That is the line that head coach Paul Westhead has to walk with his Phoenix Mercury players as they head into the winner-takes-all Game 5 of the WNBA Finals tomorrow night.

“We try to make this as much like a normal game as possible,” Westhead said. “Nice and easy does it; nothing different; stay with your routine; low key everything. You can’t talk about it, so if you demonstrate normalcy, it might help them.”

As normal as Westhead tries to make this game seem, the players know what is on the line Sunday night.

“We sort of look at it as it’s just a game, but we know there’s a lot at stake,” said Kelly Miller. “It is something that we have worked hard for all season. It is something that you dream about.”

Miller said she has played in championship games in AAU basketball as well as in the SEC Tournament and NCAA Tournament while she was at Georgia. Her Lady Bulldogs advanced to the Final Four in 1999, but she says it does not compare to Game 5 of the WNBA Finals.

“This is definitely the biggest game I’ve been involved with,” she said. “You play you’re whole career for this, so it’s exciting. It’s been a great ride.”

Teammate Cappie Pondexter also had an excellent college career, but she never won a title during her years at Rutgers.

“It would mean the world,” she said about winning the WNBA title. “It is something that I have been working to get for my whole basketball career. It would be the first one, so it would mean a lot.”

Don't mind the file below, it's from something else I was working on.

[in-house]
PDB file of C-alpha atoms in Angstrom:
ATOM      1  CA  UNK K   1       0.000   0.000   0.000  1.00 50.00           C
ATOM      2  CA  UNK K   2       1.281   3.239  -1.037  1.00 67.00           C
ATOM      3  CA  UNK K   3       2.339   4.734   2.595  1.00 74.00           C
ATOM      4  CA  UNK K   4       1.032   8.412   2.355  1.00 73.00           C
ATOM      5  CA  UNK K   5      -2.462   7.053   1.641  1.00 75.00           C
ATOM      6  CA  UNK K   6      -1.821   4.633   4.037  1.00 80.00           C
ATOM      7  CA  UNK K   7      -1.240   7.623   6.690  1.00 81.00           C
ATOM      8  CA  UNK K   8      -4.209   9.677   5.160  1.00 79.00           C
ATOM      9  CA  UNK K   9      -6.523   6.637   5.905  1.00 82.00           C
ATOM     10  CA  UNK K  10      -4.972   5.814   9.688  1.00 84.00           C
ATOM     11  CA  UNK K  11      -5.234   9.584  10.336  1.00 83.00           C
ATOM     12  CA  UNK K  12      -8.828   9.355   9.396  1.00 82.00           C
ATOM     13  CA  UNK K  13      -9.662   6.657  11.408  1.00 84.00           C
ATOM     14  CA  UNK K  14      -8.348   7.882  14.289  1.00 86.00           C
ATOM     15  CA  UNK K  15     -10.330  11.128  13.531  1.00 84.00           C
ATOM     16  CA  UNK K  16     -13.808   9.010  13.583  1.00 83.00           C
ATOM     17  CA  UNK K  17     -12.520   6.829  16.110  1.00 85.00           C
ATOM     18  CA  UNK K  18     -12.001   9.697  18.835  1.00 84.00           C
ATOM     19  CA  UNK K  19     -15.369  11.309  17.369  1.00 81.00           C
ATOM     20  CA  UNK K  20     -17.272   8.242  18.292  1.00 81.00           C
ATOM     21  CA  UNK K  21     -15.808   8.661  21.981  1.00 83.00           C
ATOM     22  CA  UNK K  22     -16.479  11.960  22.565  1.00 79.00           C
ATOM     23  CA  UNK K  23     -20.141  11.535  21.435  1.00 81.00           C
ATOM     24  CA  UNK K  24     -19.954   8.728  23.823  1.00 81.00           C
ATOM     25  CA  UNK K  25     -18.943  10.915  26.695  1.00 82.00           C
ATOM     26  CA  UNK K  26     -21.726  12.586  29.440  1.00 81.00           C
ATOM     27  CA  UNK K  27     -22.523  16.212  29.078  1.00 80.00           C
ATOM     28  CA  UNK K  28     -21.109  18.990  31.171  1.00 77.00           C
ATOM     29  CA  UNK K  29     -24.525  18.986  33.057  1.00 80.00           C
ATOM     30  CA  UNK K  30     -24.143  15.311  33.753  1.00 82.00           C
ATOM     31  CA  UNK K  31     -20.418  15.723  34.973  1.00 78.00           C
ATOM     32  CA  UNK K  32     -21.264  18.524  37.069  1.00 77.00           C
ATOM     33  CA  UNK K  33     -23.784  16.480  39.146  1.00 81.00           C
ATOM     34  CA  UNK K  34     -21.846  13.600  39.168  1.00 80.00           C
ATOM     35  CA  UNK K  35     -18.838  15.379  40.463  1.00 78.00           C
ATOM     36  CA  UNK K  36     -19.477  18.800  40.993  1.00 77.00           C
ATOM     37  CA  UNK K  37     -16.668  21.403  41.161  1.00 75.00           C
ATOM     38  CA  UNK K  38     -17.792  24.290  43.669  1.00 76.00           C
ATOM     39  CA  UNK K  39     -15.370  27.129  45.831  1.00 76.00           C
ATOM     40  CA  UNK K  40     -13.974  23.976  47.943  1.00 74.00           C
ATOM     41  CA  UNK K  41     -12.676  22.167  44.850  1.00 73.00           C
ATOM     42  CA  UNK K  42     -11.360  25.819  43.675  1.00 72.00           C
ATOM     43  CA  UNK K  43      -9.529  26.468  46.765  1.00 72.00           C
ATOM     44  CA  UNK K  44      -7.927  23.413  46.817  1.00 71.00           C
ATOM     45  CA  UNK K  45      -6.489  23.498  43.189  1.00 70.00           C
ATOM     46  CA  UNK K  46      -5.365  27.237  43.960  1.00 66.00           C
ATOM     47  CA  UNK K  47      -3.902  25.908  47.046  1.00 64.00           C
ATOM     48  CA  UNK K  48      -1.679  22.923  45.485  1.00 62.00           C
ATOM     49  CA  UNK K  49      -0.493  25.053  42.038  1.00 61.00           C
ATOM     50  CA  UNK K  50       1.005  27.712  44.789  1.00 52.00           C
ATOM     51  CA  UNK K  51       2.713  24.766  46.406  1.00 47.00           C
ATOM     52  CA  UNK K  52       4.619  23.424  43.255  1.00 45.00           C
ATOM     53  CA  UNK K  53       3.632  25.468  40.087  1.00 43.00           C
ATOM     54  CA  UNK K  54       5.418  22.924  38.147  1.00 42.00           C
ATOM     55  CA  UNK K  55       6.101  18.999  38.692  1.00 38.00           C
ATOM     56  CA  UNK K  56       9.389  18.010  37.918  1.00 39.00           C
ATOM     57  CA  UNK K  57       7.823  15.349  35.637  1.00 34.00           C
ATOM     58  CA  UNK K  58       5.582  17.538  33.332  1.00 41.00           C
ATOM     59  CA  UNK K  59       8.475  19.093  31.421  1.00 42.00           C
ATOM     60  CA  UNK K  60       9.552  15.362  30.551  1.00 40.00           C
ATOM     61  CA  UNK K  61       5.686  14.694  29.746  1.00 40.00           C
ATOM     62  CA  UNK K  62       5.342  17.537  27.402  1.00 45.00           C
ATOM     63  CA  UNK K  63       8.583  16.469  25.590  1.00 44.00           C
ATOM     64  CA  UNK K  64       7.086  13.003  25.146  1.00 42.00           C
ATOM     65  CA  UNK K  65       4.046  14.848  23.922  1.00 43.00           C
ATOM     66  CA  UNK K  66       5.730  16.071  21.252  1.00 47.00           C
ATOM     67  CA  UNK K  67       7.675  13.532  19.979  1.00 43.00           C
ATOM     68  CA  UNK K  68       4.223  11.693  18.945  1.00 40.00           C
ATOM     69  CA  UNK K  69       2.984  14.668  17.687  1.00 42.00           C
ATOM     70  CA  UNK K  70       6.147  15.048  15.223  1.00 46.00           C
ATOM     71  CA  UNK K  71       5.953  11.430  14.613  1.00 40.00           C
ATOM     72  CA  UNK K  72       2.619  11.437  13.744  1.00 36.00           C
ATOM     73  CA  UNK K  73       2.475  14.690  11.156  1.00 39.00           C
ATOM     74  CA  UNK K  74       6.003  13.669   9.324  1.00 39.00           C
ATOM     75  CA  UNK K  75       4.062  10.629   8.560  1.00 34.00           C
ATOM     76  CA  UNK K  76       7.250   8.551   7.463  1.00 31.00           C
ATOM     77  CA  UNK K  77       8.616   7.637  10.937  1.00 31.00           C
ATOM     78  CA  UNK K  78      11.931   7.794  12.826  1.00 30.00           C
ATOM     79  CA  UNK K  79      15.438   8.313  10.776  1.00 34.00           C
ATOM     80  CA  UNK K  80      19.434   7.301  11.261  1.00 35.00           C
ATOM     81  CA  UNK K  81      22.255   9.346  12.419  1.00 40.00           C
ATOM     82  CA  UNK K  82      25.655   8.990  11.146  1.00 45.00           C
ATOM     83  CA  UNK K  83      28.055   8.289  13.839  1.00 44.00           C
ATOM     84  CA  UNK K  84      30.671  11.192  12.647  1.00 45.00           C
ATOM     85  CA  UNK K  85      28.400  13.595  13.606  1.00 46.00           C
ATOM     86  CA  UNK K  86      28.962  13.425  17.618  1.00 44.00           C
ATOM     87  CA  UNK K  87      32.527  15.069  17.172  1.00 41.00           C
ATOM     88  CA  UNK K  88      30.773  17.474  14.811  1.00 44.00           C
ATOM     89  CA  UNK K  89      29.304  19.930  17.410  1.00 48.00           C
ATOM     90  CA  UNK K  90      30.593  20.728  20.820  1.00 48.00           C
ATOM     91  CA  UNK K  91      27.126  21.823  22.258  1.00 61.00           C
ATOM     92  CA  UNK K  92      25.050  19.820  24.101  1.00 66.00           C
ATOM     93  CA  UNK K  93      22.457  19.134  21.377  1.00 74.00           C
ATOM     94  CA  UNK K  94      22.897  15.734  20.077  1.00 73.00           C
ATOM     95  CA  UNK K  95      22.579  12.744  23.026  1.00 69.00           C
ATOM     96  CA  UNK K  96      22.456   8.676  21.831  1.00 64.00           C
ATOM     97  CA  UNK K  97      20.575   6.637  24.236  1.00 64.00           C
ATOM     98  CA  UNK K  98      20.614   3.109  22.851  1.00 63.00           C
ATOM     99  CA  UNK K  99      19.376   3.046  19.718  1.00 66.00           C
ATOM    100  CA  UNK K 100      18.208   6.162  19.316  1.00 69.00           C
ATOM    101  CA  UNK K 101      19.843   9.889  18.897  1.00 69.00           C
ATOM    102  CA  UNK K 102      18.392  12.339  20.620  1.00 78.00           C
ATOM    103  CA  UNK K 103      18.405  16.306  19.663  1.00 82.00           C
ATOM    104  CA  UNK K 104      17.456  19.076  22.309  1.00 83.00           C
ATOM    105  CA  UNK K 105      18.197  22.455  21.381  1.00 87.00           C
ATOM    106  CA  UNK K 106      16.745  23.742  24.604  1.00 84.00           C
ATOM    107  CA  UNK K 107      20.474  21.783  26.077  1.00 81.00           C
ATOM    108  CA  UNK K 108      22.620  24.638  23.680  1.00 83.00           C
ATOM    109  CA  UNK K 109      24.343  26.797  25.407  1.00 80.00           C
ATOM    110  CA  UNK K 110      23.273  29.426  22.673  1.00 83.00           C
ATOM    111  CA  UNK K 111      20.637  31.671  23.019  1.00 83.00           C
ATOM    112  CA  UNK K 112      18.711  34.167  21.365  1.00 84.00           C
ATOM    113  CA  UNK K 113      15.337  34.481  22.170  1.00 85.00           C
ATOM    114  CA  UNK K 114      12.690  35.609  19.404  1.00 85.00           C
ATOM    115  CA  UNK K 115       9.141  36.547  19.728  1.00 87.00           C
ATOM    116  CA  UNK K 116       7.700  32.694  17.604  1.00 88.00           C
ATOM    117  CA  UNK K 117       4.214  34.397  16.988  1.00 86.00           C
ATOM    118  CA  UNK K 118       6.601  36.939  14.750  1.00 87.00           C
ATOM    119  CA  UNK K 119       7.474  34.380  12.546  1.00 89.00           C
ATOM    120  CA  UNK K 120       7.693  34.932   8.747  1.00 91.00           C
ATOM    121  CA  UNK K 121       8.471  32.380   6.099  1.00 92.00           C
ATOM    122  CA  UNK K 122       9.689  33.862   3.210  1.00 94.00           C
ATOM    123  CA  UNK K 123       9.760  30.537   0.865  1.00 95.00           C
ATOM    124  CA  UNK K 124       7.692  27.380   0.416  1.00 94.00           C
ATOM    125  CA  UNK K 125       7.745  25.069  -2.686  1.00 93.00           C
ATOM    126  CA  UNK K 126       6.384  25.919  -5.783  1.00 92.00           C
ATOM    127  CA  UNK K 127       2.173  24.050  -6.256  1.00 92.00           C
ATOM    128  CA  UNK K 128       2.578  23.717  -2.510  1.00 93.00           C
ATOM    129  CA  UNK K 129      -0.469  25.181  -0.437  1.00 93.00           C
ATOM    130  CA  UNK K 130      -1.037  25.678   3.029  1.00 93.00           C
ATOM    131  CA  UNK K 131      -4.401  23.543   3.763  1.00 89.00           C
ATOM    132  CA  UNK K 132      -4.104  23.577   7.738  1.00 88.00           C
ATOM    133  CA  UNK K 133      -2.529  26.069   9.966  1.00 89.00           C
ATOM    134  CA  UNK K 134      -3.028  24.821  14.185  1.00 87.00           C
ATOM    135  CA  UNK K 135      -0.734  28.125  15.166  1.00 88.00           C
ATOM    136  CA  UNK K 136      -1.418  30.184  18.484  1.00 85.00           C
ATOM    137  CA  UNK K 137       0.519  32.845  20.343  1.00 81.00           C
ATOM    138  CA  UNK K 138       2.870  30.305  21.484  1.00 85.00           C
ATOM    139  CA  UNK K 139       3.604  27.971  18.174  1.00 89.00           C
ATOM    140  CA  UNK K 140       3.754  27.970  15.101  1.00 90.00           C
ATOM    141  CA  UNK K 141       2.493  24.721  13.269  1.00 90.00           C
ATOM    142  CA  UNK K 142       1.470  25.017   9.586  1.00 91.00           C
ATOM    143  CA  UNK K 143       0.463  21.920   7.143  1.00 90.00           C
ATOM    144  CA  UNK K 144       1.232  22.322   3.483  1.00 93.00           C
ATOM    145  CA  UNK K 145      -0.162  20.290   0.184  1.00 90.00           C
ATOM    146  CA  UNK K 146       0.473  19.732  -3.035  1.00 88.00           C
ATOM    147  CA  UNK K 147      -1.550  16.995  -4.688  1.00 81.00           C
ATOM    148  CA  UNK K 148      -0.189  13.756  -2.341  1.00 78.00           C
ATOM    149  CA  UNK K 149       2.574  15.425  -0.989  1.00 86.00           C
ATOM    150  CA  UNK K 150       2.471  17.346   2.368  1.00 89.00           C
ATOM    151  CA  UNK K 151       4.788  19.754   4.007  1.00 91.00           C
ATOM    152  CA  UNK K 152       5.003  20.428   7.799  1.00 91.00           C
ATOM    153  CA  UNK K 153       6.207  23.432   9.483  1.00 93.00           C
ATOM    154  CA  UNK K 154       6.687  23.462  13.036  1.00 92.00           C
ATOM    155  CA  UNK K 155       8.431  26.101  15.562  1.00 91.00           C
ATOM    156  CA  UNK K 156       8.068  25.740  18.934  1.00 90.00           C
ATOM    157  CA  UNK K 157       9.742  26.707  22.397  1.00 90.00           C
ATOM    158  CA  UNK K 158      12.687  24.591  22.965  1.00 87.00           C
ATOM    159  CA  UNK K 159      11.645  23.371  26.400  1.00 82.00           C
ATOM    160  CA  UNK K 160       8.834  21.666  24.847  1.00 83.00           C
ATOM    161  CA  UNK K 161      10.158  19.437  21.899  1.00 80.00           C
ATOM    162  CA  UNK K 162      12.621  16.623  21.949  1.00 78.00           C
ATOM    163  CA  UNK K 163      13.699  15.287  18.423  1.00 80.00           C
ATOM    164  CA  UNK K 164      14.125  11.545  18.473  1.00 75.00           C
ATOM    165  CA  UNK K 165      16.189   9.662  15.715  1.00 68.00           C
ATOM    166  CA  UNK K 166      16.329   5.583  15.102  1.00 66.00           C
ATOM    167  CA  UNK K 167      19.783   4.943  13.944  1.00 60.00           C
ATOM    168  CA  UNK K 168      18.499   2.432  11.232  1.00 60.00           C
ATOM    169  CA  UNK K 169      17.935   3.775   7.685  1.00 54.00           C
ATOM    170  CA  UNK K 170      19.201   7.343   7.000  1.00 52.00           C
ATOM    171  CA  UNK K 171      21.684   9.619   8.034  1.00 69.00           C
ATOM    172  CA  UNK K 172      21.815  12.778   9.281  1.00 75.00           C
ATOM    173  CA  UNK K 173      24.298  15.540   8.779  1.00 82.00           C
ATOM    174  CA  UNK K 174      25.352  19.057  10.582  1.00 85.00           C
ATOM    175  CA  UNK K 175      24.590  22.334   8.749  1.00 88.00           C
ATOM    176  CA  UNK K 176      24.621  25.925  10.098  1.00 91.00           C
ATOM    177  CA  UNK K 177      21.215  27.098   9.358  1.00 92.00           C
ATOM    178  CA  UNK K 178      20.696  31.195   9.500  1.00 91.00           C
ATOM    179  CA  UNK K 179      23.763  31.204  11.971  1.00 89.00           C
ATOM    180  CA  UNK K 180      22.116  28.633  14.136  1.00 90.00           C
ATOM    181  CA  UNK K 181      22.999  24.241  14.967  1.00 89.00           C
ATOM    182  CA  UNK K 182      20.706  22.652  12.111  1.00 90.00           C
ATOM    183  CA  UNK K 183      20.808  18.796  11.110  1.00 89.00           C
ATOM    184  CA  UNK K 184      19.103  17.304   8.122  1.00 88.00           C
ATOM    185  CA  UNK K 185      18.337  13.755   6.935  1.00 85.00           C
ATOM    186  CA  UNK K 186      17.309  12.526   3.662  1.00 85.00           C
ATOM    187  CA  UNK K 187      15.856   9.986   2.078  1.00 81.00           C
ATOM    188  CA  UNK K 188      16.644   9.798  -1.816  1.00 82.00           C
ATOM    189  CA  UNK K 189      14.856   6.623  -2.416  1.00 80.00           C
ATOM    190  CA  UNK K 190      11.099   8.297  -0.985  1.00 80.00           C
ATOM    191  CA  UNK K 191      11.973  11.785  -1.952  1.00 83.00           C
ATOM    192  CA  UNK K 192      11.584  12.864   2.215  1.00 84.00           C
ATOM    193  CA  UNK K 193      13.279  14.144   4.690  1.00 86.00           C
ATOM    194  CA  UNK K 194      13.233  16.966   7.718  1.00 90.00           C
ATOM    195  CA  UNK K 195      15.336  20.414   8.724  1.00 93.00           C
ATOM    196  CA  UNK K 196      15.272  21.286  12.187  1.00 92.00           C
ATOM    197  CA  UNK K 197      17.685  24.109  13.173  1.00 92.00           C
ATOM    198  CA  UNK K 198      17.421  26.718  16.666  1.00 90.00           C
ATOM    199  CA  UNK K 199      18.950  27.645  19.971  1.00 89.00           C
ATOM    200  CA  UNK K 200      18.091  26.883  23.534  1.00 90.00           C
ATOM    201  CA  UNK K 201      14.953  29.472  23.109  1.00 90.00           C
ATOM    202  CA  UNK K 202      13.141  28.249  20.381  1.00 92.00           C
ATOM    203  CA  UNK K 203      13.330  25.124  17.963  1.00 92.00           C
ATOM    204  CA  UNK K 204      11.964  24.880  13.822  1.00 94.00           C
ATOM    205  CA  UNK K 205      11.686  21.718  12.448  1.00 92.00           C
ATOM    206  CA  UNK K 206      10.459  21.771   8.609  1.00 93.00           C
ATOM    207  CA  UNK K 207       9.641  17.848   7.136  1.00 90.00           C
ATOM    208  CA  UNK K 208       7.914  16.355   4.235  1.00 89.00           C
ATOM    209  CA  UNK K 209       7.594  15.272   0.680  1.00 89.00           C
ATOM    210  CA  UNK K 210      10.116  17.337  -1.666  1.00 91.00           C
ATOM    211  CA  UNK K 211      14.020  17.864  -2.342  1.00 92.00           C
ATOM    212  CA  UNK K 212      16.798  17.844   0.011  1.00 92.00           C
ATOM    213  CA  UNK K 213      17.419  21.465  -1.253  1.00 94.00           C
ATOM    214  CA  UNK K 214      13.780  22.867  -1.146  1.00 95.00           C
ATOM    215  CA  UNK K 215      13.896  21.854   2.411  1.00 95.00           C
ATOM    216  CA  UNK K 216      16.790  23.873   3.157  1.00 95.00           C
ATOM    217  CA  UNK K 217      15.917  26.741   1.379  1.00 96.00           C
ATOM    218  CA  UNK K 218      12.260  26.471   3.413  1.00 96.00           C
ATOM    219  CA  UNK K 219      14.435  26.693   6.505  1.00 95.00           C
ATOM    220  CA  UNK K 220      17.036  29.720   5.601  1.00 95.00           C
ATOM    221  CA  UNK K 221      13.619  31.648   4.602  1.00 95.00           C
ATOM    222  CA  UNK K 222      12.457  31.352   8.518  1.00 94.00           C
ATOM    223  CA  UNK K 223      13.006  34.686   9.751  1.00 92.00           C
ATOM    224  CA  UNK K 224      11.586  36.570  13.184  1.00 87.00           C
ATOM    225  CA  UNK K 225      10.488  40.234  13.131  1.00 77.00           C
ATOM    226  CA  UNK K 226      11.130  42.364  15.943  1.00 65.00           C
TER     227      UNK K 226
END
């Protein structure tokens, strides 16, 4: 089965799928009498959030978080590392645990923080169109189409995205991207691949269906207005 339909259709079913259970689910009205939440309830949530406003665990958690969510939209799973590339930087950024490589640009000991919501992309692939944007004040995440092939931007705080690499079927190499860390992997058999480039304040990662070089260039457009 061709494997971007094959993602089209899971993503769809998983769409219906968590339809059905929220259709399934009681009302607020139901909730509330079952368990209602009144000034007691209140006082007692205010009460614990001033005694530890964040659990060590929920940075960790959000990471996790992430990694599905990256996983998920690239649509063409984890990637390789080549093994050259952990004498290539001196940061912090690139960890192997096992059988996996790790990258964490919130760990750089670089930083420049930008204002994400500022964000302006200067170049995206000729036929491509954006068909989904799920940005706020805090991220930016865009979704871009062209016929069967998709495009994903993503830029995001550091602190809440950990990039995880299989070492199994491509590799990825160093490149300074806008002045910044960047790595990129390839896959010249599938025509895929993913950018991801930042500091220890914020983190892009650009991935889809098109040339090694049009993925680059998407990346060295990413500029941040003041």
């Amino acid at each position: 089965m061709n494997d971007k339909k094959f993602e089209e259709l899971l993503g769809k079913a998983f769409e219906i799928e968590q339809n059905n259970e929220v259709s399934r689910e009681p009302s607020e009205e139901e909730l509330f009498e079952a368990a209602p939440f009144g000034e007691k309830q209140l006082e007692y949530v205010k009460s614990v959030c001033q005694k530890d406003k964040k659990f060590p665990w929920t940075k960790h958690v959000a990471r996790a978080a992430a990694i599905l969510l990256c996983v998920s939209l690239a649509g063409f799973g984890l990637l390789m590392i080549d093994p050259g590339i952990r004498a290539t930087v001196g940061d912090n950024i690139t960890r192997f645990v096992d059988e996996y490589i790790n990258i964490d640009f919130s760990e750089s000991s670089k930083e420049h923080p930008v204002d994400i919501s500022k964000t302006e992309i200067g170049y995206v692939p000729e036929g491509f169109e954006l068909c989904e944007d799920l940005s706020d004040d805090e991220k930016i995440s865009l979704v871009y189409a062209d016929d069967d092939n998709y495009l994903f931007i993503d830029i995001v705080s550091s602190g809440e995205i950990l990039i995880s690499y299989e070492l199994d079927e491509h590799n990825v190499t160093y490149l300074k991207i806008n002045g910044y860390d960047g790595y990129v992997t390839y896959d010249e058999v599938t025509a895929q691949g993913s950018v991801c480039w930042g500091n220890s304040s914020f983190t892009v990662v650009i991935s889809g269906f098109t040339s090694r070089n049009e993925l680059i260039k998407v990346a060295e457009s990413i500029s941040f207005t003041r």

While Pondexter and Miller never tasted a collegiate championship, teammate Diana Taurasi won three titles at the University of Connecticut and says she is calling on that experience now.

“Games like this are tricky. It’s just another game, but the stakes are higher,” she said. “In games like this, I think teams that settle down and don’t think they have to do more to, win. We just have to go out there and play good basketball like we have for the last month and a half. We don’t need any Superman hero performances from anyone, we just have to go out there and take care of that task, which we’ve been doing.”

Penny Taylor is another seasoned veteran in championship games as a member of the Australian national team. In 2006, Taylor was named Most Valuable player at the FIBA World Championships in Brazil, where she led Australia to the gold medal.

“We have many people that have played a lot of important games in their careers and people that love to win,” she said. “The hunger to win is what is more important at this stage.”

In his effort to keep things as normal as possible, Westhead is not planning a huge inspirational pre-game speech for tomorrow night.

“We already had it,” he said. “There’s no talk at this point. Just show up and play.”